Does Student Debt Cripple Lifetime Wealth Prospects?

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student-debt-cripples-wealthA new study released by public policy organization Demos illustrates that college graduates who amass student loan debt during their studies will likely pay a much bigger price throughout their lives than their debt-free cohort.

Worse lifetime wealth prospects

The study shows that graduates with college debt in fact have significantly worse lifetime wealth prospects as a result of the draining effects of repaying loans over decades. This goes beyond penny-pinching and struggling to repay loans during the course of repayment terms. The effects are more longstanding and far-reaching than this, lasting well beyond the time the final student loan dollar is repaid.

A necessary burden with major financial implications

Despite a college education being necessary for some of the higher wage-brackets and high-flying careers, the detrimental aftereffects of student loan debt are much greater than previous thought, according to the Demos study. This is particularly the case with students from disadvantaged backgrounds and lower socio-economic demographics, for whom debts will not be repaid with family assistance and will take longer to be paid down without help.

How student debt impacts wealth prospects

The Demos analysis looked at a wide variety of data and formulated a very accurate model through which to compare debt-laden and debt-free households.

Here are 5 of the harsh realities of student debt for graduates’ wealth potential:

1.   A household comprised of two adults with college education and average student loan debt will lose a total of $280,000 in potential wealth throughout their combined lifetimes.       

The study shows that 66% of college graduates with four-year degrees have an average of $26,600 in student loans. When this number is magnified by two, to represent the two indebted heads of the household, this means that the family will be paying off $53,000 in student loans.

Consequences: Having such large debts between both wage earners in a household creates difficulties with spending and saving, as any non-allocated income needs to be put towards paying down student loans faster.

2.   Over the past 10 years, the total amount of student debt burdening American college graduates has multiplied by 4, now totaling $1 trillion dollars.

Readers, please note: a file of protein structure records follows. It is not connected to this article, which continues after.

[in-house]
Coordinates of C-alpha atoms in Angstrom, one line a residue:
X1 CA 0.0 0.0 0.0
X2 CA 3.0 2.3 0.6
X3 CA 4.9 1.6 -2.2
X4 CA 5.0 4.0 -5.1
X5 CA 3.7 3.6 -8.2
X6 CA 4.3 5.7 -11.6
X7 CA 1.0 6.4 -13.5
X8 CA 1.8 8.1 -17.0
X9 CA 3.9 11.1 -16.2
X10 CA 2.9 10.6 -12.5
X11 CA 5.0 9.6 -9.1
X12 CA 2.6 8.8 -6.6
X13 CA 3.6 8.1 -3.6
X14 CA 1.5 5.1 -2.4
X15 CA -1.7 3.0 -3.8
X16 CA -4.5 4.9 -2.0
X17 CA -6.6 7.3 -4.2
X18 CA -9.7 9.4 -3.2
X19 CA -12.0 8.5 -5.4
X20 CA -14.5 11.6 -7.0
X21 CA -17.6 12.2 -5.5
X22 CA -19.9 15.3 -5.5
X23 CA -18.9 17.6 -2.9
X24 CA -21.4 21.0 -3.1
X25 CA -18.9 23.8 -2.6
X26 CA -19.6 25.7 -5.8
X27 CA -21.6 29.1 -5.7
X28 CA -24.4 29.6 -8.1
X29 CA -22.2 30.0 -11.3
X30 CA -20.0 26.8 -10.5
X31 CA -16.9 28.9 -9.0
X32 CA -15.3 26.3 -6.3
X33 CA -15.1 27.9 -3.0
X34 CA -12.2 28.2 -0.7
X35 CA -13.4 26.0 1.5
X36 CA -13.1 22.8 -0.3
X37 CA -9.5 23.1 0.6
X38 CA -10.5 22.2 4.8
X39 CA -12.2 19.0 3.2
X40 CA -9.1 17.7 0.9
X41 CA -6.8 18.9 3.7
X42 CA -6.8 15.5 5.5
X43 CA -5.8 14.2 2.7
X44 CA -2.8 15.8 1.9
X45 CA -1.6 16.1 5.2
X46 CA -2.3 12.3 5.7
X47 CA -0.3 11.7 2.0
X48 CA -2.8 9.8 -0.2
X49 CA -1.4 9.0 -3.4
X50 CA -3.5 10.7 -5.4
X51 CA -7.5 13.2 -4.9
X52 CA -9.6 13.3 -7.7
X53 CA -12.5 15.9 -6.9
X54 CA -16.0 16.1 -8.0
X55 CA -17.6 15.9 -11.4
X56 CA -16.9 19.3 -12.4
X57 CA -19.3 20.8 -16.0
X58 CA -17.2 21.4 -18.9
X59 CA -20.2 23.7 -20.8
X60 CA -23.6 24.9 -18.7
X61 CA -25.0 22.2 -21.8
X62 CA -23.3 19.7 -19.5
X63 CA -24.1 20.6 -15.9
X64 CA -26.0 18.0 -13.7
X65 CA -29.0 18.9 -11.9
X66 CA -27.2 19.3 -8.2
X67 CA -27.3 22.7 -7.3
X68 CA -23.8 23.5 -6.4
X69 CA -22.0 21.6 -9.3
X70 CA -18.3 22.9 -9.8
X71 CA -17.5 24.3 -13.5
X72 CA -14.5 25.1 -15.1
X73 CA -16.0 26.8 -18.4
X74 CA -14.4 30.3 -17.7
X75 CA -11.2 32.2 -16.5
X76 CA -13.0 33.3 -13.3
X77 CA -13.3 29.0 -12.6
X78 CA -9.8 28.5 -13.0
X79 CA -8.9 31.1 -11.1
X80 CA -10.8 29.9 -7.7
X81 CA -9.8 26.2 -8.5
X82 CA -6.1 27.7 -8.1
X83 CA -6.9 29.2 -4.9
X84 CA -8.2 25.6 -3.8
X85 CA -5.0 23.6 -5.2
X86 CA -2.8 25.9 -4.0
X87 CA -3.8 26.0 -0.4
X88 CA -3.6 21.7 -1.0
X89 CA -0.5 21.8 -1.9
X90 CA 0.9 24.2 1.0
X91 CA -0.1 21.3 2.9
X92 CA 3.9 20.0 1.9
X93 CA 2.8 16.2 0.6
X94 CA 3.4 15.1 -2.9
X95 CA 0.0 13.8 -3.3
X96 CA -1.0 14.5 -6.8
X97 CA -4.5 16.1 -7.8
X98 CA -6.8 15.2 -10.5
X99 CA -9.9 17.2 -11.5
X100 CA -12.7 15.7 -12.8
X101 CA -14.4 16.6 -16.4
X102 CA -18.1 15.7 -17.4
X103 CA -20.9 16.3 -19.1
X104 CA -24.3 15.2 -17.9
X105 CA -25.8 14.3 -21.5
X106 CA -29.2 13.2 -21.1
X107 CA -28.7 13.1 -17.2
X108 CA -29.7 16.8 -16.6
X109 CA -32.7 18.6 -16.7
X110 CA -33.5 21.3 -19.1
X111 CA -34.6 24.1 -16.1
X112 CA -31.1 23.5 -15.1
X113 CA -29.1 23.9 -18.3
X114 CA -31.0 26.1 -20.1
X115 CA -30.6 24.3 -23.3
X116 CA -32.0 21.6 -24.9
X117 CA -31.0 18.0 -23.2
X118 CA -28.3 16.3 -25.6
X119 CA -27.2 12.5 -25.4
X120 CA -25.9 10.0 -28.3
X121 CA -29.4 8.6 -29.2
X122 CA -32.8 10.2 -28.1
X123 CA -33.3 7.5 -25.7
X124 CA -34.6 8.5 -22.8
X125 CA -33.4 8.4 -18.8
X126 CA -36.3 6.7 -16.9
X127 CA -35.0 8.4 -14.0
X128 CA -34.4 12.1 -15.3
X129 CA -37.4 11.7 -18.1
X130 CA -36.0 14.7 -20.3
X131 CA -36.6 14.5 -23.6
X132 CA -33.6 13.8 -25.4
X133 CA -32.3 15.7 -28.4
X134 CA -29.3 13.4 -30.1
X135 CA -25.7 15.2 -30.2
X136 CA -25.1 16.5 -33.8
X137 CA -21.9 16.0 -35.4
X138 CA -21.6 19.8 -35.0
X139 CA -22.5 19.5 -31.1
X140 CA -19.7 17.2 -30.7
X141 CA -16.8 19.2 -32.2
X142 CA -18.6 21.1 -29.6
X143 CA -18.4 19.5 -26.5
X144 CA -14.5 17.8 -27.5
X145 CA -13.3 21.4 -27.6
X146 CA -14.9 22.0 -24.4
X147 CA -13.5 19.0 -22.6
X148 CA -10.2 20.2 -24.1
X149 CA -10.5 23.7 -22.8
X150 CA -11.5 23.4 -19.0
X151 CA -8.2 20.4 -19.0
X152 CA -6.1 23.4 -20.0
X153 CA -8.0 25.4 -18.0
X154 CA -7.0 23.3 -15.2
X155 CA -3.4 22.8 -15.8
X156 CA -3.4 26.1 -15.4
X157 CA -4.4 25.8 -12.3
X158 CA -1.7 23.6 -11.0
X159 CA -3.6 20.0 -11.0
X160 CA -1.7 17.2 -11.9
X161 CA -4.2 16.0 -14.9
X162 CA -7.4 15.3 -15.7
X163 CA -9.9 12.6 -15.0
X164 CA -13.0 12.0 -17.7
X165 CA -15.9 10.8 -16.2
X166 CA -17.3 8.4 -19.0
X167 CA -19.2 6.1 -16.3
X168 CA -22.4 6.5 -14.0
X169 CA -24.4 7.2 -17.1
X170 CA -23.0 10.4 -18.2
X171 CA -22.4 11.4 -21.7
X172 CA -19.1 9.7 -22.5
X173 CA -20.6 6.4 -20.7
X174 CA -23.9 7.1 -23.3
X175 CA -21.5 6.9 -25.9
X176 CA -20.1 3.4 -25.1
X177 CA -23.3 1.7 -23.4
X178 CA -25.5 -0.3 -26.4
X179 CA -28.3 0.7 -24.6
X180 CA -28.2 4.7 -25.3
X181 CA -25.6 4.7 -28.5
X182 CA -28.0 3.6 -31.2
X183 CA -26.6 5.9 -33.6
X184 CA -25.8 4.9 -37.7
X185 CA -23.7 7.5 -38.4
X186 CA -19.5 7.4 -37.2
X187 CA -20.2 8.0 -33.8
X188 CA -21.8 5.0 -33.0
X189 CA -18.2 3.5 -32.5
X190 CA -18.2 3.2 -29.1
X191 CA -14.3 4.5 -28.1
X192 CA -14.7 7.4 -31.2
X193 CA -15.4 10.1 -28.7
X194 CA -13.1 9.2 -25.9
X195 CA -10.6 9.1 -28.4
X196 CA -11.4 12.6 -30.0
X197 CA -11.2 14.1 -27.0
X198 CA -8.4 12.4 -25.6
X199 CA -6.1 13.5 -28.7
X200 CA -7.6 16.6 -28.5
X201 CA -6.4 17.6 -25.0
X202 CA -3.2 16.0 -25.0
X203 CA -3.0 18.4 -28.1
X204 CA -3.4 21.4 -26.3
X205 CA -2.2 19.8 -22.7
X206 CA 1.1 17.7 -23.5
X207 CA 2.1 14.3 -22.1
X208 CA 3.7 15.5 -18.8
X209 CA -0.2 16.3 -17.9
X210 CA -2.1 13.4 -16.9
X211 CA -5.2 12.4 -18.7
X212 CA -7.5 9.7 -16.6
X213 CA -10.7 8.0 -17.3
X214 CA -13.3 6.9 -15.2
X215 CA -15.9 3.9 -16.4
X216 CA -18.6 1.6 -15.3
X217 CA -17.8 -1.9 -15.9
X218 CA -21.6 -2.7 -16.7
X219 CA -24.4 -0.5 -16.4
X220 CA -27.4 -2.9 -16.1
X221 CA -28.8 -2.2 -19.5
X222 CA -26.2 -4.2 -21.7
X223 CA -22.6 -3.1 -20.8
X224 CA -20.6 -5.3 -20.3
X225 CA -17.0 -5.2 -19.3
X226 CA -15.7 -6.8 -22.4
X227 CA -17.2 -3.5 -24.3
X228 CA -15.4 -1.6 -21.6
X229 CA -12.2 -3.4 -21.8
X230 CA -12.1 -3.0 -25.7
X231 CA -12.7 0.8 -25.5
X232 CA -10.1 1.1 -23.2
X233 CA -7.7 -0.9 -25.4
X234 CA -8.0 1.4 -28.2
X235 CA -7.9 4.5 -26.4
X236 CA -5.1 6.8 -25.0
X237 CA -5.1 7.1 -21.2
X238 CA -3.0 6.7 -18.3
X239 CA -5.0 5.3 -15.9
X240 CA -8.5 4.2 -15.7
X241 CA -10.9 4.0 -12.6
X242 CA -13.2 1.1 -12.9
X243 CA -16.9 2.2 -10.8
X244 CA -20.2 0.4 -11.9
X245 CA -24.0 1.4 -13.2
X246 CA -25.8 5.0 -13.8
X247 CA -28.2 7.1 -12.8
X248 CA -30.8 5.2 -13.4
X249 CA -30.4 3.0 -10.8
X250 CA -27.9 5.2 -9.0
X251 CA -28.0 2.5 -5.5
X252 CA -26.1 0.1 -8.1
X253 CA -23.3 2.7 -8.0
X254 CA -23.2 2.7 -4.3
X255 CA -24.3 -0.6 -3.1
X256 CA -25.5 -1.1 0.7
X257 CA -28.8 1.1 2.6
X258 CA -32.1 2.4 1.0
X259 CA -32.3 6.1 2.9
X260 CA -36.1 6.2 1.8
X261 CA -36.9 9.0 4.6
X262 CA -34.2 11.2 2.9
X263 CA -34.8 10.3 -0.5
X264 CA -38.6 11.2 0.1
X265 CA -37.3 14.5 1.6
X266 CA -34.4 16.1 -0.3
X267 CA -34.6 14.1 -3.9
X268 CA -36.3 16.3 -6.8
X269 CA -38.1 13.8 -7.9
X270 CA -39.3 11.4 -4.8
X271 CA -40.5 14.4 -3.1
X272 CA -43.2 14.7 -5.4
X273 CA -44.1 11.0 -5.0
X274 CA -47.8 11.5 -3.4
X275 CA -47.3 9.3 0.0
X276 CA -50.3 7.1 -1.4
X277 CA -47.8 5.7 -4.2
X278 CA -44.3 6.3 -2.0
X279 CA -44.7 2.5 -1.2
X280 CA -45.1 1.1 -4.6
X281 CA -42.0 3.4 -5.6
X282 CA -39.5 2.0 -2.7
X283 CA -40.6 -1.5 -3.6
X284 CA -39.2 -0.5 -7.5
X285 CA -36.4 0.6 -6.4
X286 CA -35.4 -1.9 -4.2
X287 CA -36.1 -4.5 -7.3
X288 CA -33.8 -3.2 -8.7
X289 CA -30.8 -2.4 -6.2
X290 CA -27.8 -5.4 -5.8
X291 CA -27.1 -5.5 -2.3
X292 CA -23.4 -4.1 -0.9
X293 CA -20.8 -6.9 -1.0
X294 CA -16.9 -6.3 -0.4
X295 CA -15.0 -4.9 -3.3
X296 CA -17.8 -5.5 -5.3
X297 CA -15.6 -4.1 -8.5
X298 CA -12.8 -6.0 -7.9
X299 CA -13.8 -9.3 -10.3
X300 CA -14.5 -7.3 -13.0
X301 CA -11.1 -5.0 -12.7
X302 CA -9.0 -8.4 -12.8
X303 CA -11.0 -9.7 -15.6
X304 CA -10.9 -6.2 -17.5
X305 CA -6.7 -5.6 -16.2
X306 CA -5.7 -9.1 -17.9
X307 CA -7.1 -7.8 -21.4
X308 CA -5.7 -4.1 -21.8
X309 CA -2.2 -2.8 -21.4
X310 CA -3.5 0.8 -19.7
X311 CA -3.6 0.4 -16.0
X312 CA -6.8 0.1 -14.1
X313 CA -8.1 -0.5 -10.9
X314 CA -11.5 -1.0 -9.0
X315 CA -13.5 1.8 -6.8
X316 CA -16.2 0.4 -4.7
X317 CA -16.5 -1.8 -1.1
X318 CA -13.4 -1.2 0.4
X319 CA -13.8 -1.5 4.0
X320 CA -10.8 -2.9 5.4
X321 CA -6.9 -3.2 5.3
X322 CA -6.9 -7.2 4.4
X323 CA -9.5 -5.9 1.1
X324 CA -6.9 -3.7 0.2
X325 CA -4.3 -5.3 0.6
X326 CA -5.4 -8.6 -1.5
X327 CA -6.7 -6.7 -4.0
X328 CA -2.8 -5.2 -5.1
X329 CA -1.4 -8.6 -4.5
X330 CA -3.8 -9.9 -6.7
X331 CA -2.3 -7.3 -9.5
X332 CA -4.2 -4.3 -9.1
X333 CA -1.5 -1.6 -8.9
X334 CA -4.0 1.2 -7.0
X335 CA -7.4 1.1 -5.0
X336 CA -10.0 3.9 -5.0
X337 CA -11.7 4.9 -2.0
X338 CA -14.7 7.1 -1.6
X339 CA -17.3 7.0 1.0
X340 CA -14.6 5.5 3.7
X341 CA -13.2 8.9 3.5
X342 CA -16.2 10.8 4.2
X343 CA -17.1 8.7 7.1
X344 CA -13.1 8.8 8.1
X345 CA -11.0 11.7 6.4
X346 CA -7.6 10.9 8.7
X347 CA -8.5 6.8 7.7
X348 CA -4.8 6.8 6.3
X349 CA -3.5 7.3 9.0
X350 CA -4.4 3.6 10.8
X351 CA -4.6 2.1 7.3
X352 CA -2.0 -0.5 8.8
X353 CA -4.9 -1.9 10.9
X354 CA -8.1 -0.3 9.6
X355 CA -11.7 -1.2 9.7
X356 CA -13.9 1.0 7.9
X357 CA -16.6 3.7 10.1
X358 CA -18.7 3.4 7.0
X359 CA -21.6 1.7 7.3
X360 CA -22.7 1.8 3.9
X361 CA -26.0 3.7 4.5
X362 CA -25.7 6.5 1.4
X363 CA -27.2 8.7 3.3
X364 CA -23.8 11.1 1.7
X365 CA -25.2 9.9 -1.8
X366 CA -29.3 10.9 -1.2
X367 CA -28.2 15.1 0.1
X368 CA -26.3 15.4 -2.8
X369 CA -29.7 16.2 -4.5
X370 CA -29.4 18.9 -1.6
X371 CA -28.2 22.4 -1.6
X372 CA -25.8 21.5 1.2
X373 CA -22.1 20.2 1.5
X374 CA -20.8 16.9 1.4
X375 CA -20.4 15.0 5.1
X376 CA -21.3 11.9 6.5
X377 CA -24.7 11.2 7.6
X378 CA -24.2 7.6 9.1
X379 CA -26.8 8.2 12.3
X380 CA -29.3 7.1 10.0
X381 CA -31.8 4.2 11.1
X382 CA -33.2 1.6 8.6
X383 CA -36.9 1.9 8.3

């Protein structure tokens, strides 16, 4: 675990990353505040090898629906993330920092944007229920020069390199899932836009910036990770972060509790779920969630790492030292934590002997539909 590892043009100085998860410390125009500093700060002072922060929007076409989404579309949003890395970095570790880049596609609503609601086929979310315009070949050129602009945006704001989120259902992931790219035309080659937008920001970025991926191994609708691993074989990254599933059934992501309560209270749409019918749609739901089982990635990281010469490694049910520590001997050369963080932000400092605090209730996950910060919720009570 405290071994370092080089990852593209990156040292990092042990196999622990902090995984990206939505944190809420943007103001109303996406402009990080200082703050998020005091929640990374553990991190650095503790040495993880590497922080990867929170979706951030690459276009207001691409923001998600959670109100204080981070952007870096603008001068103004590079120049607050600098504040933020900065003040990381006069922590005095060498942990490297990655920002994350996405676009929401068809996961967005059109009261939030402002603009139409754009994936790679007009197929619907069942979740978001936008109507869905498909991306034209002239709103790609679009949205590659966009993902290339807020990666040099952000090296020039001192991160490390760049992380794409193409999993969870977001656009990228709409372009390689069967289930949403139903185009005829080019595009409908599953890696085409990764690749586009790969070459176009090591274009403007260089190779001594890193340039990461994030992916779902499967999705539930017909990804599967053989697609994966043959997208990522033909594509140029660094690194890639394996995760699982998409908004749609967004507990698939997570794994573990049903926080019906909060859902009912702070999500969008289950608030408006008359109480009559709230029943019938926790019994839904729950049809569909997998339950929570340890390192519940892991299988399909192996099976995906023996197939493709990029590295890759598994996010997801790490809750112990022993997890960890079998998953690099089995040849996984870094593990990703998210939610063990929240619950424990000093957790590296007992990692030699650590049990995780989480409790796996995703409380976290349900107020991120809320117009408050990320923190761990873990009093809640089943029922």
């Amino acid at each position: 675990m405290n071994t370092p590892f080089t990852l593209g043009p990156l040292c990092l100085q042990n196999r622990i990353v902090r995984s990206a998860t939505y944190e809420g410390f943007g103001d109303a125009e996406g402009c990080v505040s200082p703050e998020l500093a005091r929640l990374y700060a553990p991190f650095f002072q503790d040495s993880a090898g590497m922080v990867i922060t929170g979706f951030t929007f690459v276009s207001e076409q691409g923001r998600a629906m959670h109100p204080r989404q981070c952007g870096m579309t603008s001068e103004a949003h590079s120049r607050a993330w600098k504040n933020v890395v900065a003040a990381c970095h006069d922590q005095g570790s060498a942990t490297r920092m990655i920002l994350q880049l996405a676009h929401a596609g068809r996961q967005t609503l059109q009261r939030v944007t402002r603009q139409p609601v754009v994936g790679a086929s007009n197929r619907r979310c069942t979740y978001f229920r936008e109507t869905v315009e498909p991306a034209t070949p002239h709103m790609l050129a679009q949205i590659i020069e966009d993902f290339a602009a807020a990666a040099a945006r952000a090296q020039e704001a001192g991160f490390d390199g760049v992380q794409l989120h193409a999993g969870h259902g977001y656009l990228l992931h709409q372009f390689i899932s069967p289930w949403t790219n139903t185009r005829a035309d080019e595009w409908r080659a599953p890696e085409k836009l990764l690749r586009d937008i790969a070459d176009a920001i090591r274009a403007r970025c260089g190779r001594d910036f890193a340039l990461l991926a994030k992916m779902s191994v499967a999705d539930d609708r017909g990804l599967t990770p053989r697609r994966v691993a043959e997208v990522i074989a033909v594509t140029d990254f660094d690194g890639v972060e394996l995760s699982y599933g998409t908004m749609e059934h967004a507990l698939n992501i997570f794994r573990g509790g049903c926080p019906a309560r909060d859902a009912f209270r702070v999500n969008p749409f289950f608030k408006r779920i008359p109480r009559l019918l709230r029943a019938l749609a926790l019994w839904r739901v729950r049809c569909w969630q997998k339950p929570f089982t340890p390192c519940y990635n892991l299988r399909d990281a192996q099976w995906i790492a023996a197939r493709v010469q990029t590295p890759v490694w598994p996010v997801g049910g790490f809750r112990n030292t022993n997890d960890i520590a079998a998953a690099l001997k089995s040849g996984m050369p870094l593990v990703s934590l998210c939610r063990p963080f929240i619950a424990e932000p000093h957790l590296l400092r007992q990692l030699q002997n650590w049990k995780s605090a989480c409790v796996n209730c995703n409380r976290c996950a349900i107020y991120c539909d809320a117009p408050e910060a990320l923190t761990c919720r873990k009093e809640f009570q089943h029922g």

This massive amount of debt impacts lost wealth possibilities to the tune of $4 million for households with average educational debt.

Consequences: Student loan debt has quadrupled in 10 years, meaning that Americans exponentially stand to lose out more and more in the future, with further limited opportunities for amounting wealth presenting themselves once blighted with student debt upon graduation.

3.   The amount per person in lost wealth is a massive $134,000

The Demos study also tells us that of this $134,000, almost two-thirds of this is money that takes a big slice out of potential retirement savings.

Consequences: College graduates with student loans to repay are able to save on average $88,440 less for their retirement than their non-indebted peers.

4.  Households with a lot of debt all have lower incomes than houses without debt

Debt is also an indicator for generally lower earnings over a lifetime. Demos’ model demonstrates that graduated with student loans earn more money to begin with than their classmates without loans. However, over time, the earning disparity between the two shrinks, with debt-free graduates’ salaries quickly increasing more than their peers with student loans to repay.

Consequences: Workers with student loan debt will not be able to change careers as readily as those without the financial stresses of meeting monthly loan repayments.

5.  People with student loans to repay also pay more for their properties.

There is a clear link between education-related debt and higher interest rates, greater monthly mortgage payments and more associated costs with paying for their homes.

Consequences: Debt-free individuals and households can buy homes that cost more, but put down larger down payments due to having more disposable incomes thanks to not having student loan debts. The bigger down payment means less interest on the loan. For those with student debts, they experience the opposite of this and will miss out on $138,666 in home equity as a result of paying more for their home.

Do the findings of this survey ring true to you? How long did it take you to repay your student loans? Are you still paying them off? What aspects of your finances have suffered the most as a result? Tell out readers what you think by sharing your thoughts in our comments’ section, below.

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